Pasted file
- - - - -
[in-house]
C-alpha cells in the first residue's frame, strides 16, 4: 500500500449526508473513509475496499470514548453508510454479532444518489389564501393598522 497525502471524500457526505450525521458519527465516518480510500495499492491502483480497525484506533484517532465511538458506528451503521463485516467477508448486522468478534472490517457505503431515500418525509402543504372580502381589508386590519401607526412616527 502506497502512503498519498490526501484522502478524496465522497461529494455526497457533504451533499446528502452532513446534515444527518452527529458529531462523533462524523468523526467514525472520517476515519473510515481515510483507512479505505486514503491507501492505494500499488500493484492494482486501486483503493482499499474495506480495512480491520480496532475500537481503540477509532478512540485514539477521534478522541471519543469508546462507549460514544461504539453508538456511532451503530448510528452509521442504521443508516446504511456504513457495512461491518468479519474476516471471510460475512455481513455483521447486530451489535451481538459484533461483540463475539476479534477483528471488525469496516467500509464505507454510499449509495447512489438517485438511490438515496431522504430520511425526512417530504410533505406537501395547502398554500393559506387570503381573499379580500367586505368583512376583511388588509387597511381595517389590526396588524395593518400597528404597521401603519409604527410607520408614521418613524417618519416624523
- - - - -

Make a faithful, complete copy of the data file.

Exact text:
[in-house]
C-alpha cells in the first residue's frame, strides 16, 4: 500500500449526508473513509475496499470514548453508510454479532444518489389564501393598522 497525502471524500457526505450525521458519527465516518480510500495499492491502483480497525484506533484517532465511538458506528451503521463485516467477508448486522468478534472490517457505503431515500418525509402543504372580502381589508386590519401607526412616527 502506497502512503498519498490526501484522502478524496465522497461529494455526497457533504451533499446528502452532513446534515444527518452527529458529531462523533462524523468523526467514525472520517476515519473510515481515510483507512479505505486514503491507501492505494500499488500493484492494482486501486483503493482499499474495506480495512480491520480496532475500537481503540477509532478512540485514539477521534478522541471519543469508546462507549460514544461504539453508538456511532451503530448510528452509521442504521443508516446504511456504513457495512461491518468479519474476516471471510460475512455481513455483521447486530451489535451481538459484533461483540463475539476479534477483528471488525469496516467500509464505507454510499449509495447512489438517485438511490438515496431522504430520511425526512417530504410533505406537501395547502398554500393559506387570503381573499379580500367586505368583512376583511388588509387597511381595517389590526396588524395593518400597528404597521401603519409604527410607520408614521418613524417618519416624523